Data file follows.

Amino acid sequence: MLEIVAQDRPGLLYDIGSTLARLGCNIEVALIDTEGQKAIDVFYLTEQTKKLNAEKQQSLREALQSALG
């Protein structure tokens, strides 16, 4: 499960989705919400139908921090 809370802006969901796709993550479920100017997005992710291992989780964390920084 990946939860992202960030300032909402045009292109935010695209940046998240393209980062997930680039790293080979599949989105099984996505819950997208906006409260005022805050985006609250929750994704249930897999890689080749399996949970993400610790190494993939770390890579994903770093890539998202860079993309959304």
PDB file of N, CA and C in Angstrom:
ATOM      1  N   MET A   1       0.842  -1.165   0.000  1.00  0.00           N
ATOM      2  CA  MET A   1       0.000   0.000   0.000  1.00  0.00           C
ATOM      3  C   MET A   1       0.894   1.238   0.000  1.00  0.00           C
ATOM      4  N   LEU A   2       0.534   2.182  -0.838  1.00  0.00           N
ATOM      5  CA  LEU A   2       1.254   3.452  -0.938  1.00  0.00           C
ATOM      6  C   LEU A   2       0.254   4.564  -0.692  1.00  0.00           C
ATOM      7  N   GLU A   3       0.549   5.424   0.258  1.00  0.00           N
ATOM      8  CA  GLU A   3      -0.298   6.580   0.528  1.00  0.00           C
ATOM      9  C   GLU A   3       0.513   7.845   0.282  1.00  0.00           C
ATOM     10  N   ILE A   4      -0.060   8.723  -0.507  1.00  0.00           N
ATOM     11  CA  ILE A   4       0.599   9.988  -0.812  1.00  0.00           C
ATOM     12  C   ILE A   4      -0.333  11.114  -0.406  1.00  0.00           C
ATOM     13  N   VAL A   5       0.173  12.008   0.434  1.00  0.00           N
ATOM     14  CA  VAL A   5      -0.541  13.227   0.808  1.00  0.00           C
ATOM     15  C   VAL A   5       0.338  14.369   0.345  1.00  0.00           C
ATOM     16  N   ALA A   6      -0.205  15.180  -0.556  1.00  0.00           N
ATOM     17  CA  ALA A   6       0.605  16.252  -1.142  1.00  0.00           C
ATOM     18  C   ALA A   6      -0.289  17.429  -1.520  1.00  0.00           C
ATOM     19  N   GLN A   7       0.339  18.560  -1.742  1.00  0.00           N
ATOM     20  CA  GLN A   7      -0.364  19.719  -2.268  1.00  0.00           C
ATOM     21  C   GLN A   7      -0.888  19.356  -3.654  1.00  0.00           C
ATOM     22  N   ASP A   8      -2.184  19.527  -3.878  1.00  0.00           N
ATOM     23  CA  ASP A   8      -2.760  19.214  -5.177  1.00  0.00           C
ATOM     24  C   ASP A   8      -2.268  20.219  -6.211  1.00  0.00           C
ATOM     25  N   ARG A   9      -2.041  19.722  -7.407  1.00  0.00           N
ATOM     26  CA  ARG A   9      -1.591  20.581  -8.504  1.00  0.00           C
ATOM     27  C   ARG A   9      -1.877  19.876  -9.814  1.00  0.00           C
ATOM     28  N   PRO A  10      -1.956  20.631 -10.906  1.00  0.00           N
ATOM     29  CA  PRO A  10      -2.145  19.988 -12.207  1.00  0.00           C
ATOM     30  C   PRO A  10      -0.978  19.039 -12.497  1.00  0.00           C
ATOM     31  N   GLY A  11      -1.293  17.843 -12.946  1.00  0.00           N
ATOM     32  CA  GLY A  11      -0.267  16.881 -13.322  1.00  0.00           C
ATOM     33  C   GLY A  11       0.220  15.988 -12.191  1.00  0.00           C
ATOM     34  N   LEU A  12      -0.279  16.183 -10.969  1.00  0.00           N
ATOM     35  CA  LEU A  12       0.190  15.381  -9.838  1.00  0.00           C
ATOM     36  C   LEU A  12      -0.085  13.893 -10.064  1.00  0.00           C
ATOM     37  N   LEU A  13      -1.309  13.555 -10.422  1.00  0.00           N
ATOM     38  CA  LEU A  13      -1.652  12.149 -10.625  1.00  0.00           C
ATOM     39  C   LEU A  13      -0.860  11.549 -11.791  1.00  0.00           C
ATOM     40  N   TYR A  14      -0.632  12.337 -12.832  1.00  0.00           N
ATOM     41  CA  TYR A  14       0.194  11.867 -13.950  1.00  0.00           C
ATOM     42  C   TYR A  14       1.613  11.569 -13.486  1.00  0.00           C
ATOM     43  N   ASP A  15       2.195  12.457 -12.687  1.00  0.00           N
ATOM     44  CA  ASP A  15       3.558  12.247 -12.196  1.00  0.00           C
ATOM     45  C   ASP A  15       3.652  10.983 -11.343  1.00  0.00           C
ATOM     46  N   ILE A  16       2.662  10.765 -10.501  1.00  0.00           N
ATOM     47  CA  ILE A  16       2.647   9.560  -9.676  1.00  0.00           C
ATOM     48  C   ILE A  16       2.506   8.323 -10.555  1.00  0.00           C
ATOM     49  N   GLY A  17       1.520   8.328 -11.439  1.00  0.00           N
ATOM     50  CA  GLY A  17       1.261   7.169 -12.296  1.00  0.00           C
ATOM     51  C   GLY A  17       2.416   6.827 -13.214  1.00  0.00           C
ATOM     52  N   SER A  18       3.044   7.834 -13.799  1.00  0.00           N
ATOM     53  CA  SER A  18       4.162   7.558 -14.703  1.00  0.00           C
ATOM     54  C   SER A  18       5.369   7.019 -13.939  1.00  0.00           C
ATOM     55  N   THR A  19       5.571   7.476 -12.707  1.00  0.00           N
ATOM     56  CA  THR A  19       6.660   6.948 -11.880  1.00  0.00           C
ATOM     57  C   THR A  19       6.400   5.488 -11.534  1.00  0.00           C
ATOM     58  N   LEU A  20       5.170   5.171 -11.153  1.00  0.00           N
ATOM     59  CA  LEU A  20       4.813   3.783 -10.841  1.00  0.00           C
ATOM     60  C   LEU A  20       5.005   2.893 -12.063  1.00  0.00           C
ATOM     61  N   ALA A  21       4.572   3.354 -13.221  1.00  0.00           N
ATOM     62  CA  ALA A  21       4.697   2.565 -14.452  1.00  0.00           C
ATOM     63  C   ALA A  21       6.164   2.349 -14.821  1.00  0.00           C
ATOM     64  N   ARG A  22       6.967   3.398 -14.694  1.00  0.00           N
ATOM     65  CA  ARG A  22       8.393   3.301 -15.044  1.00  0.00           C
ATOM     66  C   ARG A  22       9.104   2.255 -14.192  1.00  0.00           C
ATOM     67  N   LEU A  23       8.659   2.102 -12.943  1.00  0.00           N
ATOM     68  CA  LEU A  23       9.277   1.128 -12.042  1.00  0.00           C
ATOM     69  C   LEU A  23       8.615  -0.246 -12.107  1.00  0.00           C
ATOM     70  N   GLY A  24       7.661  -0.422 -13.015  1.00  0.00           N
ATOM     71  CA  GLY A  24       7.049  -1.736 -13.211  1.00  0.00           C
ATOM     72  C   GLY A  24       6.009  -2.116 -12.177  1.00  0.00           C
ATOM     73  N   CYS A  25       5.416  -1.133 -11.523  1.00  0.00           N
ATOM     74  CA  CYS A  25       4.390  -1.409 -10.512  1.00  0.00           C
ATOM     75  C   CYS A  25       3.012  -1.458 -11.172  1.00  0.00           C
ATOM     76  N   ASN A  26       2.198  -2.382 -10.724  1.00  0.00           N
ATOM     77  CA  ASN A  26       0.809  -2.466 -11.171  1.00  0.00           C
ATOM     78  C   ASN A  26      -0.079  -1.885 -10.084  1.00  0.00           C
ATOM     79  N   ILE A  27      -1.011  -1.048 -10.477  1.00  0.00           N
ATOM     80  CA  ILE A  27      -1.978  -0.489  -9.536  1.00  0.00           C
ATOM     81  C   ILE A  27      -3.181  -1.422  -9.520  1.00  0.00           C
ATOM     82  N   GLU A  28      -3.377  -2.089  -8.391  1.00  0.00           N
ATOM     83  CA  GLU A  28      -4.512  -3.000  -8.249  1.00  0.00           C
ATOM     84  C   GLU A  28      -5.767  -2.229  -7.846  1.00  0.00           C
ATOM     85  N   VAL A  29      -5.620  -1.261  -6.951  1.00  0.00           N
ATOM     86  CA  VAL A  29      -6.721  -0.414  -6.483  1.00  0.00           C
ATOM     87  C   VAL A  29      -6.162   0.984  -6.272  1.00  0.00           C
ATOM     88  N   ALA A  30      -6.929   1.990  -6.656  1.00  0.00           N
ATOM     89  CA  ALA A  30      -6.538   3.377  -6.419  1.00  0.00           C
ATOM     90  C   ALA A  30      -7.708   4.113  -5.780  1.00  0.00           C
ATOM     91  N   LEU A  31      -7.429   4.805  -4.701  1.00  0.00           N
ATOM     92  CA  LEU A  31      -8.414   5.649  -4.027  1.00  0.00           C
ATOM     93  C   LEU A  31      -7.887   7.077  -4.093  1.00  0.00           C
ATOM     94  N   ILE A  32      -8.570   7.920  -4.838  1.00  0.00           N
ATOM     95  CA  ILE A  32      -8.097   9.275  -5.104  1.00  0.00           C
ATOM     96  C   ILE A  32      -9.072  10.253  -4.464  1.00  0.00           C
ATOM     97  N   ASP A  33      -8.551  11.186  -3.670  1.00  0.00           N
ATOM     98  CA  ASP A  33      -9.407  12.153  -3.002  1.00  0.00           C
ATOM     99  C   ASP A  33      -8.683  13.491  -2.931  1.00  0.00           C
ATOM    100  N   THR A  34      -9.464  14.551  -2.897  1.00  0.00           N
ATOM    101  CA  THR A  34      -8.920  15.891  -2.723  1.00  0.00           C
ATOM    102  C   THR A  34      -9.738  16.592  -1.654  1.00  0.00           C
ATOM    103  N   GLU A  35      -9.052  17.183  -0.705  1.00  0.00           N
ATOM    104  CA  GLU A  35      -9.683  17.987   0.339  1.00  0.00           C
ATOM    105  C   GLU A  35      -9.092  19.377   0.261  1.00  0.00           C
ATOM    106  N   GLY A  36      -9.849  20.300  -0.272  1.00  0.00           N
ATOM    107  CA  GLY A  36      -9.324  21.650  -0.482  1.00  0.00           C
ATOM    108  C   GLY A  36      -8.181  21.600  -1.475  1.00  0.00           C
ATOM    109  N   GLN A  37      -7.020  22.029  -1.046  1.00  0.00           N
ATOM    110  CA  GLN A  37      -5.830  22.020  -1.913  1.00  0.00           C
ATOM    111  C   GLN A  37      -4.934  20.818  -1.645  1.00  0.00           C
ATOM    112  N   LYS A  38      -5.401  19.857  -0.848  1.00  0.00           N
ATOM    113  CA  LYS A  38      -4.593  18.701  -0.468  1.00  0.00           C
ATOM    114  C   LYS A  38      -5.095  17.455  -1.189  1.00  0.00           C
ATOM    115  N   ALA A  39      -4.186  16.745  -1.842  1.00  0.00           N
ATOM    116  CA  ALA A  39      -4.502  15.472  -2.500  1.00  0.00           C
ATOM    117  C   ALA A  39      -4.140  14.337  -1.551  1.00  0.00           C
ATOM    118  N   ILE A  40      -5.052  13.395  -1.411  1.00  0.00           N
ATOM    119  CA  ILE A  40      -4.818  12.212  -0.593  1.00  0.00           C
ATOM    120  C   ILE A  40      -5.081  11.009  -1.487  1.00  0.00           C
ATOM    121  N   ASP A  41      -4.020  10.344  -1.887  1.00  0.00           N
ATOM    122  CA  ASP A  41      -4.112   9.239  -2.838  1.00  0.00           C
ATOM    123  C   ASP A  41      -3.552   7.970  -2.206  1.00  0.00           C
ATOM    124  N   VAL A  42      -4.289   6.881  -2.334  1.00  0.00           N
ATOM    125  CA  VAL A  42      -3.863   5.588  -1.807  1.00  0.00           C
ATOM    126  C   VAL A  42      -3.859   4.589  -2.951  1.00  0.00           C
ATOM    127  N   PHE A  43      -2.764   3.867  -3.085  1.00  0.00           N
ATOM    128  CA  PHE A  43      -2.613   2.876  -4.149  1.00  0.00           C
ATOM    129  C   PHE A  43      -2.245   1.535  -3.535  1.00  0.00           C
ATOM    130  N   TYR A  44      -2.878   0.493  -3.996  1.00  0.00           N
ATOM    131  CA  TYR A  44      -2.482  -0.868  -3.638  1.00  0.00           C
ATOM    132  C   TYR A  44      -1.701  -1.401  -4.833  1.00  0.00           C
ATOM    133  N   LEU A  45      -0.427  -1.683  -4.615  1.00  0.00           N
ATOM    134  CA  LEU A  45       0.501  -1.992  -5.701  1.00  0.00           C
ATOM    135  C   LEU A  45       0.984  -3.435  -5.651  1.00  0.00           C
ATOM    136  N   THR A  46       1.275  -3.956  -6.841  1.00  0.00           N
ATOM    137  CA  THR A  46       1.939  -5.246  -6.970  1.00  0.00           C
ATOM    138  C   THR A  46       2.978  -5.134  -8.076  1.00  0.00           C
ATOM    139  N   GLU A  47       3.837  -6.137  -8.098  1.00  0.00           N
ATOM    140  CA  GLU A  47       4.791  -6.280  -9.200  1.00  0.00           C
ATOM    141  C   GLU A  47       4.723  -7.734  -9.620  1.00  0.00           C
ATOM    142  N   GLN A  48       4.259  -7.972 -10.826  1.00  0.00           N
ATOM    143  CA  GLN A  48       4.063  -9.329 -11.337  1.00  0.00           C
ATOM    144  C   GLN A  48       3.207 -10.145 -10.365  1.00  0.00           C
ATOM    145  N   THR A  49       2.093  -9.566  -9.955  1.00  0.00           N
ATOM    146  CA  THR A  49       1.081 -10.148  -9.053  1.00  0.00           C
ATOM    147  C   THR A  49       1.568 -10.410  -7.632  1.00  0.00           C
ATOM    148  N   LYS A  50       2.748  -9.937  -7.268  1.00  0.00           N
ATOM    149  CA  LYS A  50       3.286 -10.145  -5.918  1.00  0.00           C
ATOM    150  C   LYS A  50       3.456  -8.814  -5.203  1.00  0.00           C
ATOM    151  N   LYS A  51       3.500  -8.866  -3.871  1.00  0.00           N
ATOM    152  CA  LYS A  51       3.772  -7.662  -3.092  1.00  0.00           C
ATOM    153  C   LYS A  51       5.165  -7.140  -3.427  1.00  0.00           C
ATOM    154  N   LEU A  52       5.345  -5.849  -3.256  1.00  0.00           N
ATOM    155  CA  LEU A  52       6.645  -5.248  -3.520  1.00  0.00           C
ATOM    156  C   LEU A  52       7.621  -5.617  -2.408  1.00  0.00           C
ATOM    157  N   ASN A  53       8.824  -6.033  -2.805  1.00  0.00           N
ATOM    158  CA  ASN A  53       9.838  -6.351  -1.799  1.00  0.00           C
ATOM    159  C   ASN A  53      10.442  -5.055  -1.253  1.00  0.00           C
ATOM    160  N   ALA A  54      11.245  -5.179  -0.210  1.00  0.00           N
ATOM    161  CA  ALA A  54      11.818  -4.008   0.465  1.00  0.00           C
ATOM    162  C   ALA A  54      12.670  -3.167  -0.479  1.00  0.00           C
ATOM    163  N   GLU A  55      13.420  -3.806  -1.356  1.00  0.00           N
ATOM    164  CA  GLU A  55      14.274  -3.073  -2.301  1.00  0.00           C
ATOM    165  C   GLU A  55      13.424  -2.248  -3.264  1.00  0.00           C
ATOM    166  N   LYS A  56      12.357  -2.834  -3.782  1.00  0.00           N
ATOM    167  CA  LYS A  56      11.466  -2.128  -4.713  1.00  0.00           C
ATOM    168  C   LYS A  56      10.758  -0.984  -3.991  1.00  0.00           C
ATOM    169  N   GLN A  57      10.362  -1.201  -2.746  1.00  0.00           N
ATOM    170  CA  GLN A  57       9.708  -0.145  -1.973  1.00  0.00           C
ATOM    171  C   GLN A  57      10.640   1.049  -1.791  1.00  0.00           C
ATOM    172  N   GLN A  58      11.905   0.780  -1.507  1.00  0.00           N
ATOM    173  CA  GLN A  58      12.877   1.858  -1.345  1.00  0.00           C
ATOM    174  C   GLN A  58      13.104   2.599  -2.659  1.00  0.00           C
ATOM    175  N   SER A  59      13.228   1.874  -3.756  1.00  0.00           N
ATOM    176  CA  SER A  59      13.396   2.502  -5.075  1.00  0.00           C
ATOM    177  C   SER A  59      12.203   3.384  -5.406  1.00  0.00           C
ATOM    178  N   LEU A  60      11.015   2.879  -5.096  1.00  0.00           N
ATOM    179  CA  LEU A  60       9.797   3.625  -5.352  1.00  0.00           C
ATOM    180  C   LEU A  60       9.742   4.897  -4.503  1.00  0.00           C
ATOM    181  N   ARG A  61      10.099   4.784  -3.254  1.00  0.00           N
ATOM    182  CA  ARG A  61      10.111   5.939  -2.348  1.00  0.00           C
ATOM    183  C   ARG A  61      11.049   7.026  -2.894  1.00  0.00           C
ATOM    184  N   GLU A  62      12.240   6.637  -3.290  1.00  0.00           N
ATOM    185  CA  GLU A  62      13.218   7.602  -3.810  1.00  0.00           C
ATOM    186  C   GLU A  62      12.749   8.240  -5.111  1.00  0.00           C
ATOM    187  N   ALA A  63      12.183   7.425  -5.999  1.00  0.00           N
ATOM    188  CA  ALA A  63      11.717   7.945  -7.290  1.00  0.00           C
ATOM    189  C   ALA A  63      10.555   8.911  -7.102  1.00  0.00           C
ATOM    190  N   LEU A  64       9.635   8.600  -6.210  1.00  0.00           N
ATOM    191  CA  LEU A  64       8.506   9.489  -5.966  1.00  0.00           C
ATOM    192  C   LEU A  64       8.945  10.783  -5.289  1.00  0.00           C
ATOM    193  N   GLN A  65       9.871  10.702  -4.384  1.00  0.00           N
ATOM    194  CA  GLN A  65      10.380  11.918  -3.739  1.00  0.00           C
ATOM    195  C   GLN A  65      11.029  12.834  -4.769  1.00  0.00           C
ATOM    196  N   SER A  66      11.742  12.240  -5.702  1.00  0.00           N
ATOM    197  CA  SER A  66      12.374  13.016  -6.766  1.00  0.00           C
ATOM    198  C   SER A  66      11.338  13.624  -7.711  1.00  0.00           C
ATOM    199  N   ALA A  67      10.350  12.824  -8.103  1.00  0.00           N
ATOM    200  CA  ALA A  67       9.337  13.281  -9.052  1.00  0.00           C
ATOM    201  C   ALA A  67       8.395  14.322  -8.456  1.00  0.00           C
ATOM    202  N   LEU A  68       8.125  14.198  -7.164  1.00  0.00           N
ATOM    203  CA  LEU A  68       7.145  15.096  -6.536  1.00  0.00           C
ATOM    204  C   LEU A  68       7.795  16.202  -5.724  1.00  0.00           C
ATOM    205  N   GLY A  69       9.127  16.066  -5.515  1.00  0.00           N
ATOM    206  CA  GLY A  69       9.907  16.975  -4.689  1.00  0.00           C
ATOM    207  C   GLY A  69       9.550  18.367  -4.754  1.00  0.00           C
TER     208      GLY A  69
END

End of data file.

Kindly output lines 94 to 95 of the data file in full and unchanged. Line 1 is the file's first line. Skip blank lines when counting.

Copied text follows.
ATOM     91  N   LEU A  31      -7.429   4.805  -4.701  1.00  0.00           N
ATOM     92  CA  LEU A  31      -8.414   5.649  -4.027  1.00  0.00           C